Logging with .net core and Application Insights

When you start builing serverless applications like Azure functions or Azure web jobs, one of the first things you will need to contend with is logging.

Traditionally logging was simply achieved by appending rows to a text file that got stored on the same server your application was running on. Tools like log4net made this simpler by bringing some structure to the proces and providing functionality like automatic time stamps, log levels and the ability to configure what logs should actually get written out.

With a serverless application though, writing to the hard disk is a big no no. You have no guarantee how long that server will exist for and when your application moves, that data will be lost. In a world where you might want to scale up and down, having logs split between servers is also hard to retrieve when an error does happen.

.net core

The first bit of good news is that .net core supports a logging API. Here I am configuring it in a web job to output logs to the console and to Application insights. This is part of the host builder config in the program.cs file.

//3. LOGGING function execution :
//3 a) for LOCAL - Set up console logging for high-throughput production scenarios.
hostBuilder.ConfigureLogging((context, b) =>
{
    b.AddConsole();

    // If the key exists in appsettings.json, use it to enable Application Insights rather than console logging.
    //3 b) PROD - When the project runs in Azure, you can't monitor function execution by viewing console output (3 a).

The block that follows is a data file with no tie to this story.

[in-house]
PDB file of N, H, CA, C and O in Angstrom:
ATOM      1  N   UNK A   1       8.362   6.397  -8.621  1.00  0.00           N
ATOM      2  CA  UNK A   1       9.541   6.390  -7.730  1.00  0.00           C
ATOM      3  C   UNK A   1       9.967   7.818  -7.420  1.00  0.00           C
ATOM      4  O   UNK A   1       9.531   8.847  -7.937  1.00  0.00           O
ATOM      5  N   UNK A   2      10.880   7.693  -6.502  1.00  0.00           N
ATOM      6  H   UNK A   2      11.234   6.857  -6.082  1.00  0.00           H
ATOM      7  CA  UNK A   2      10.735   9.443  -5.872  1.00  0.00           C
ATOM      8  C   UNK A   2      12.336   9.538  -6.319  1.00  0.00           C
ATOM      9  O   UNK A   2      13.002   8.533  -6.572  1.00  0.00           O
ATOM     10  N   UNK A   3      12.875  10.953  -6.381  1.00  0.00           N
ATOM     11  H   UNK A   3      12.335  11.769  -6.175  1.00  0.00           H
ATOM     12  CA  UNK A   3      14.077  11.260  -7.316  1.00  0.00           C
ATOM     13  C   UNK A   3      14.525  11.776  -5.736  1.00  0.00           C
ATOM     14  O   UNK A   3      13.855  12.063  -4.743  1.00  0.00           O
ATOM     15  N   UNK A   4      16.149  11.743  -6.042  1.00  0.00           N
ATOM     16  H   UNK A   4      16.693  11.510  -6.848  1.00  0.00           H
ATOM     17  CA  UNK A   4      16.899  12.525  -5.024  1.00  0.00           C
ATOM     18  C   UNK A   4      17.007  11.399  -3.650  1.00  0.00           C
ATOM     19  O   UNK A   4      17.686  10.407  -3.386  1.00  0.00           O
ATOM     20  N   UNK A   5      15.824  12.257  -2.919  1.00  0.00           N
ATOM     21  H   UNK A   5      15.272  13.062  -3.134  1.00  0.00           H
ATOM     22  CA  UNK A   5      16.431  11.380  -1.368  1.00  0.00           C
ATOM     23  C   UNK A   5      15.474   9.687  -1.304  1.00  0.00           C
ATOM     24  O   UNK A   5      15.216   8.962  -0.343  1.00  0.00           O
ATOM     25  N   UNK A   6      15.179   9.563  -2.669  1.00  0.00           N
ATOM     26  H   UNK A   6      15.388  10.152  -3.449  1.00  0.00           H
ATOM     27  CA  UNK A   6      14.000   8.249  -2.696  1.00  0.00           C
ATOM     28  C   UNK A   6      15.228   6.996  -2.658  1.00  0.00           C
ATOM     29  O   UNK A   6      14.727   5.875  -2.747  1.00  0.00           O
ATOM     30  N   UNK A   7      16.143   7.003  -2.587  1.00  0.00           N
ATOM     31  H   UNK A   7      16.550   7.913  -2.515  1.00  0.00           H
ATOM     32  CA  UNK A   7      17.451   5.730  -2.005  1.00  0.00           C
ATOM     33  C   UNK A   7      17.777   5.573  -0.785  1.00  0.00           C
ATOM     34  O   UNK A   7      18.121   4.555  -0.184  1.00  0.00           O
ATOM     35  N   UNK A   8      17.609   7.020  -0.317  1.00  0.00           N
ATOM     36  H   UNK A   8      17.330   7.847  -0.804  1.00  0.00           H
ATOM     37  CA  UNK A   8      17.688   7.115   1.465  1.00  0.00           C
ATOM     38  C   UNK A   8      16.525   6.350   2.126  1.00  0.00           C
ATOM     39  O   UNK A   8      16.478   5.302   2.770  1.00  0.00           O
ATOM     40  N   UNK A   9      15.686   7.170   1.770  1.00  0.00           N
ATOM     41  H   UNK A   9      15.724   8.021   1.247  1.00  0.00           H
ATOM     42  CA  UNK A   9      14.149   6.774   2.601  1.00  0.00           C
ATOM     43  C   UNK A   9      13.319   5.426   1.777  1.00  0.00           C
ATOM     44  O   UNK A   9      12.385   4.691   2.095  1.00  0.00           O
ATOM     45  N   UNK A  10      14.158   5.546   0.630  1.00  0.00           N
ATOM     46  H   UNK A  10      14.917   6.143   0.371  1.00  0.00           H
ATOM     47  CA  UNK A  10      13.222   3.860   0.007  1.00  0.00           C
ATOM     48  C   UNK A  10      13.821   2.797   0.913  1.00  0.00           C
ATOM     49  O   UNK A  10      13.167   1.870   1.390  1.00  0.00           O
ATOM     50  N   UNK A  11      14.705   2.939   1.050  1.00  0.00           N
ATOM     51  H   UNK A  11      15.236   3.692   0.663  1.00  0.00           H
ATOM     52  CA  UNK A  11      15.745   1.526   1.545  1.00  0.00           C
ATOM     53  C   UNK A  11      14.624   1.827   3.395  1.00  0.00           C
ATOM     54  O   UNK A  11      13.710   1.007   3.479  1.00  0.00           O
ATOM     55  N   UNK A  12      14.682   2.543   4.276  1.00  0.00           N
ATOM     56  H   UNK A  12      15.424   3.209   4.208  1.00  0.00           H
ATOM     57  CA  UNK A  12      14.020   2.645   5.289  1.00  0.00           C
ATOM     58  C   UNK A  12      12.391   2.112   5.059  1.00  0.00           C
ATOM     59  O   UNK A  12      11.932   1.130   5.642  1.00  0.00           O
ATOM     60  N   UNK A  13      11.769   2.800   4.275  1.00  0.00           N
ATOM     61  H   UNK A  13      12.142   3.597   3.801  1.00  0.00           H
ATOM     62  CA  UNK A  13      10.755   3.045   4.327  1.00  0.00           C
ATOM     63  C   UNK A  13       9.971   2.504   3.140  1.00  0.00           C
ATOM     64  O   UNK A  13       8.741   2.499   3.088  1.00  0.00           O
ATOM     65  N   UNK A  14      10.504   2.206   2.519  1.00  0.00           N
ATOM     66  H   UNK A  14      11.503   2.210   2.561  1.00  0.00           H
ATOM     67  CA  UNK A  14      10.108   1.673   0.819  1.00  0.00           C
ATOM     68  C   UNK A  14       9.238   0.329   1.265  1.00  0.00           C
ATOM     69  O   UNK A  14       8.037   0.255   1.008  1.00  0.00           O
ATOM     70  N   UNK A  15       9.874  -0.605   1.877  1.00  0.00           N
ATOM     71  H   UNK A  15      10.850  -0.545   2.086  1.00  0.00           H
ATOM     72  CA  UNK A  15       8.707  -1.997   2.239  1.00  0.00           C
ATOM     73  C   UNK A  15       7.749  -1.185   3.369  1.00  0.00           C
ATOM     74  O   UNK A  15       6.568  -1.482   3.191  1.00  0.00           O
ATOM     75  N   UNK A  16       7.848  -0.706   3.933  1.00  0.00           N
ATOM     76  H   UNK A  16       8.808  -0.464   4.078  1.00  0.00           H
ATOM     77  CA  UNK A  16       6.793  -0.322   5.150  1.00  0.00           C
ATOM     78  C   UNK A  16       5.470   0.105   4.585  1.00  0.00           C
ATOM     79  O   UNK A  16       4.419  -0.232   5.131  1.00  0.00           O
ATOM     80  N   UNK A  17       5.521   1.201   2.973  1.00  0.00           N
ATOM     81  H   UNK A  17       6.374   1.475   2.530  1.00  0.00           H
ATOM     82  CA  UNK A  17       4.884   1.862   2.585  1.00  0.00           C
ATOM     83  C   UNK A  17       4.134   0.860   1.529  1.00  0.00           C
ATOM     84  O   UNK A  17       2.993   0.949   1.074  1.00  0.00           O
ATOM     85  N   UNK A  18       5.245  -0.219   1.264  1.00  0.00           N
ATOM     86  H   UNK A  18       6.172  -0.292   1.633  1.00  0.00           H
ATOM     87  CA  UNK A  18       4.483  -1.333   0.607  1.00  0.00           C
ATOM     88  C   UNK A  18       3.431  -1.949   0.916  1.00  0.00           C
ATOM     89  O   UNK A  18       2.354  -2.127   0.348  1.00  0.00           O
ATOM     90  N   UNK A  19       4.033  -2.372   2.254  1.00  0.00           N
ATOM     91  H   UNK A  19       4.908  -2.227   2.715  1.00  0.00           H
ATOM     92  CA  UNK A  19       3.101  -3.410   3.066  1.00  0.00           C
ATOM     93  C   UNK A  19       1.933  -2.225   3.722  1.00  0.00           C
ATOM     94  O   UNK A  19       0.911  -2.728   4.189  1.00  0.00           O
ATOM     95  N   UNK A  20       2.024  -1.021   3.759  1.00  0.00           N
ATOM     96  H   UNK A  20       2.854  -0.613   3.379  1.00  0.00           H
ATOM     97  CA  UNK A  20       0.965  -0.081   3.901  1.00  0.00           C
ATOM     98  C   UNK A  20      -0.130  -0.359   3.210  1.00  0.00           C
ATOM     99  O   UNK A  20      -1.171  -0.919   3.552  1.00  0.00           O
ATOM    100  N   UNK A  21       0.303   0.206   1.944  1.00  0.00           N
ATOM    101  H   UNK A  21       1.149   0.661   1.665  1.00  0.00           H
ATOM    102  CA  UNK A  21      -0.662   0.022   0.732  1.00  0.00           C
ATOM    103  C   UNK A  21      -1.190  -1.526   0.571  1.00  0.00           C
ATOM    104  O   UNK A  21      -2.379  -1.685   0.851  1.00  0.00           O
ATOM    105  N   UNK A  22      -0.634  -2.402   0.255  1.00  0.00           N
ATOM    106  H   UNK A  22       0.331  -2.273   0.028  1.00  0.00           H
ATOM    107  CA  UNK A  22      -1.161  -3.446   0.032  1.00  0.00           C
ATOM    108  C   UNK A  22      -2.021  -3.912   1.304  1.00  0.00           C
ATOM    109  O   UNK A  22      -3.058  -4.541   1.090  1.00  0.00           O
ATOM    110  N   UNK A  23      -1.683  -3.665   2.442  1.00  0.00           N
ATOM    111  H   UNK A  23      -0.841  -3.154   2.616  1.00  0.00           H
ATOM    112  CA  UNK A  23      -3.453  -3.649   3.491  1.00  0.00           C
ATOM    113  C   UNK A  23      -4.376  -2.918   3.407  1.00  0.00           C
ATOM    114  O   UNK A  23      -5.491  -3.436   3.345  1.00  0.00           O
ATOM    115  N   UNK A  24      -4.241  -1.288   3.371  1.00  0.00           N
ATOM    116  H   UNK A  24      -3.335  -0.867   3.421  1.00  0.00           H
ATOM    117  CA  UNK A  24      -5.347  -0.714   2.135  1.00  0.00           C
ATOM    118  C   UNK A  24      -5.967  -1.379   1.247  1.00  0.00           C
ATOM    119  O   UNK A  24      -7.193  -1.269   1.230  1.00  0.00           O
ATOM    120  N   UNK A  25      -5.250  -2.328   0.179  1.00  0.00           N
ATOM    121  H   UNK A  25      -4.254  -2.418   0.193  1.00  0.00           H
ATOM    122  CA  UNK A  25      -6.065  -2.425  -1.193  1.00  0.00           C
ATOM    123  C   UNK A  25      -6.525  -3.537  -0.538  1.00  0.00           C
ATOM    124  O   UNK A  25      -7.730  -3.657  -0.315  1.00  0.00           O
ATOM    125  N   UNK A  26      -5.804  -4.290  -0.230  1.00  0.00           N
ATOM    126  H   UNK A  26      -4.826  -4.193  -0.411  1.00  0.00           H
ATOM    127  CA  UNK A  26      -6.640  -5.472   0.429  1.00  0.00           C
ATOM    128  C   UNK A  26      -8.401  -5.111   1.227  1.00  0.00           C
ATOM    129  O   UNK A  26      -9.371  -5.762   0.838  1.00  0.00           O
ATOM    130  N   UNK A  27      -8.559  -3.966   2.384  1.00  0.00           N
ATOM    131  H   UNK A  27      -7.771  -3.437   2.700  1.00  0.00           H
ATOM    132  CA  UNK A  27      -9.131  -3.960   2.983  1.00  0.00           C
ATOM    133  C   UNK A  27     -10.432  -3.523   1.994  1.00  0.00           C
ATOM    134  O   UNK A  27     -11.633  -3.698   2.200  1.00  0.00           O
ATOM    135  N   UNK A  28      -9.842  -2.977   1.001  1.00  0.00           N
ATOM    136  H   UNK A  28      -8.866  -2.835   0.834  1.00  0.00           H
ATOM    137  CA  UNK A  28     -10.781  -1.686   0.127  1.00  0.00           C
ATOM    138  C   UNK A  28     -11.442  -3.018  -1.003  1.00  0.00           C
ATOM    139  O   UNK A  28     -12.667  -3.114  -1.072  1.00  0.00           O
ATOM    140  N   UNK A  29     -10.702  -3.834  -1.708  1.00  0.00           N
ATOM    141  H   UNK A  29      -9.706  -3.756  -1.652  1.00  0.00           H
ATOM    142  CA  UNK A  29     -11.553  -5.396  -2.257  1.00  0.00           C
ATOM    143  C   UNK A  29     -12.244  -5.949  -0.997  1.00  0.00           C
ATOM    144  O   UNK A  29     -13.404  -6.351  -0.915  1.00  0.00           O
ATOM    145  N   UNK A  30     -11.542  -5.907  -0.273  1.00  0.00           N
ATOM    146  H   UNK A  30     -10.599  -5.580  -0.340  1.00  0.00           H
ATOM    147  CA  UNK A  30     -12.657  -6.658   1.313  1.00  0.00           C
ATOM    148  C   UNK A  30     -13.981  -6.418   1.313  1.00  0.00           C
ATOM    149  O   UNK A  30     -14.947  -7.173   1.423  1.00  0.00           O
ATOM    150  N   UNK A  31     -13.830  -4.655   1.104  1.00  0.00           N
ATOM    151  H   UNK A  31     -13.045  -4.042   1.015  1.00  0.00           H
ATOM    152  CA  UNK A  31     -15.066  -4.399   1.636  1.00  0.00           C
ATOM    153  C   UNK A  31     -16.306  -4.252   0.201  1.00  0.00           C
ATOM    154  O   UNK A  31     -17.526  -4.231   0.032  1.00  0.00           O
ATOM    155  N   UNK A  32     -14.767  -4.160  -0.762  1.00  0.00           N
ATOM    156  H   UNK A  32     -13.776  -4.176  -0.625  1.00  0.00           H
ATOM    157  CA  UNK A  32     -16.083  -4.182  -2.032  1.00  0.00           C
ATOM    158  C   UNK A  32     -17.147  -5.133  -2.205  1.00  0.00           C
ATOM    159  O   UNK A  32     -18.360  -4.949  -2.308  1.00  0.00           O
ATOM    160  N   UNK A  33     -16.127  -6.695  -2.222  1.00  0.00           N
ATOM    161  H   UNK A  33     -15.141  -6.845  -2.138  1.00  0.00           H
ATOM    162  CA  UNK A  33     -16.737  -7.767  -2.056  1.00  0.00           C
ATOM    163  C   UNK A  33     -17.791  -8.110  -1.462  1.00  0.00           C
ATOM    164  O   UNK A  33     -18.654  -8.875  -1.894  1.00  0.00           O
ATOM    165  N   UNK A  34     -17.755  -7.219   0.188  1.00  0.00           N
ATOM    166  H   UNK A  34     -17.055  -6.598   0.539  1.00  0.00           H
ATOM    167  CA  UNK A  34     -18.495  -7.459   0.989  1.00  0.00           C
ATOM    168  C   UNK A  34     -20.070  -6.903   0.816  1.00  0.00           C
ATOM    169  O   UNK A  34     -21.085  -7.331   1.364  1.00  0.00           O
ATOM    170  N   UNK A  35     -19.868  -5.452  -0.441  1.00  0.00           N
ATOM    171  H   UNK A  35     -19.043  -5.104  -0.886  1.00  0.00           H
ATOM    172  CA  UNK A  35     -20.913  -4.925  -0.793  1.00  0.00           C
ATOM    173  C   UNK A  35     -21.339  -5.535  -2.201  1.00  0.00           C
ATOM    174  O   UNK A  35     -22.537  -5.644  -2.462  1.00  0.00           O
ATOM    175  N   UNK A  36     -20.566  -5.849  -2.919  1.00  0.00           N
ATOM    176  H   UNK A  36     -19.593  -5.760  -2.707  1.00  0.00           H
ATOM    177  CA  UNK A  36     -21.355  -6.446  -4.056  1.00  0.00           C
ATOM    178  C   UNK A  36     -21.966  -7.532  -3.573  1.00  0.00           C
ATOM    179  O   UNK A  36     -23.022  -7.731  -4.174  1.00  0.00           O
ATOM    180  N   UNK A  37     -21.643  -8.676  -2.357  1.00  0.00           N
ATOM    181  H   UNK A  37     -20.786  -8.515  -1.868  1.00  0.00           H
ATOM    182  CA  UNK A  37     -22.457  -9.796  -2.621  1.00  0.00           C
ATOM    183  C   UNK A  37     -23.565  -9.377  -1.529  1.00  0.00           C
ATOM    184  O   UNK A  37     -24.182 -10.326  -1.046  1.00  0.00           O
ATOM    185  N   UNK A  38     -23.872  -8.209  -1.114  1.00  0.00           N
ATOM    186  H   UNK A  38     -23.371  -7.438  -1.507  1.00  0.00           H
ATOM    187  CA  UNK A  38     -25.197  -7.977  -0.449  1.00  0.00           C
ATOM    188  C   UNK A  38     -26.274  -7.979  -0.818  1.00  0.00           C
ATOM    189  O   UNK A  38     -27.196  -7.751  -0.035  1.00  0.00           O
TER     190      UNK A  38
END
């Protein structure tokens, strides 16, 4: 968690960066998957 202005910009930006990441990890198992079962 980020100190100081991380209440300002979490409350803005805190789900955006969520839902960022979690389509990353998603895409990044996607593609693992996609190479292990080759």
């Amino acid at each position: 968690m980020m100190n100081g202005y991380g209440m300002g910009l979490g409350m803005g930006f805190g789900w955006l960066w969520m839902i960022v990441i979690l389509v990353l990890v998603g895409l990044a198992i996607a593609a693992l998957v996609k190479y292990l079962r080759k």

// -The recommended monitoring solution is Application Insights. For more information, see Monitor Azure Functions.
    // -Make sure you have an App Service app and an Application Insights instance to work with.
    //-Configure the App Service app to use the Application Insights instance and the storage account that you created earlier.
    //-Set up the project for logging to Application Insights.
    string instrumentationKey = context.Configuration["APPINSIGHTS_INSTRUMENTATIONKEY"];
    if (!string.IsNullOrEmpty(instrumentationKey))
    {
        b.AddApplicationInsights(o => o.InstrumentationKey = instrumentationKey);
    }
});

Microsofts documentation on logging in .NET Core and ASP.NET can be found here.

Creating a log in your code is then as simple as using dependency injection on your classes to inject an instance of ILogger and then using it’s functions to create a log.

public class MyClass
{
    private readonly ILogger logger;

    public MyClass(ILogger logger)
    {
        this.logger = logger;
    }

    public void Foo()
    {
        try
        {
            // Logging information
            logger.LogInformation("Foo called");
        }
        catch (Exception ex)
        {
            // Logging an error
            logger.LogError(ex, "Something went wrong");
        }
    }
}

Application Insights

When your application is running in Azure, Application Insights is where all your logs will live.

What’s great about App Insights is it will give you the ability to write queries against all your logs.

So for instance if I wanted to find all the logs for an import function starting, I can write a filter for messages containing “Import function started”.

One of my favourite where commands is ago(30m). It will output the time for a given timespan in the past. This is great when your running the same query frequently and are only interested in the last x amount of time, as you can simply write where timestamp > ago(30m) for the last 30 minutes of logs rather than trying to remember for date time format your string should be in

Queries can also be saved or pinned to a dashboard if they are a query you need to run frequently.

For all regular logs your application makes you need to query the traces. What can be confusing with this though is the errors.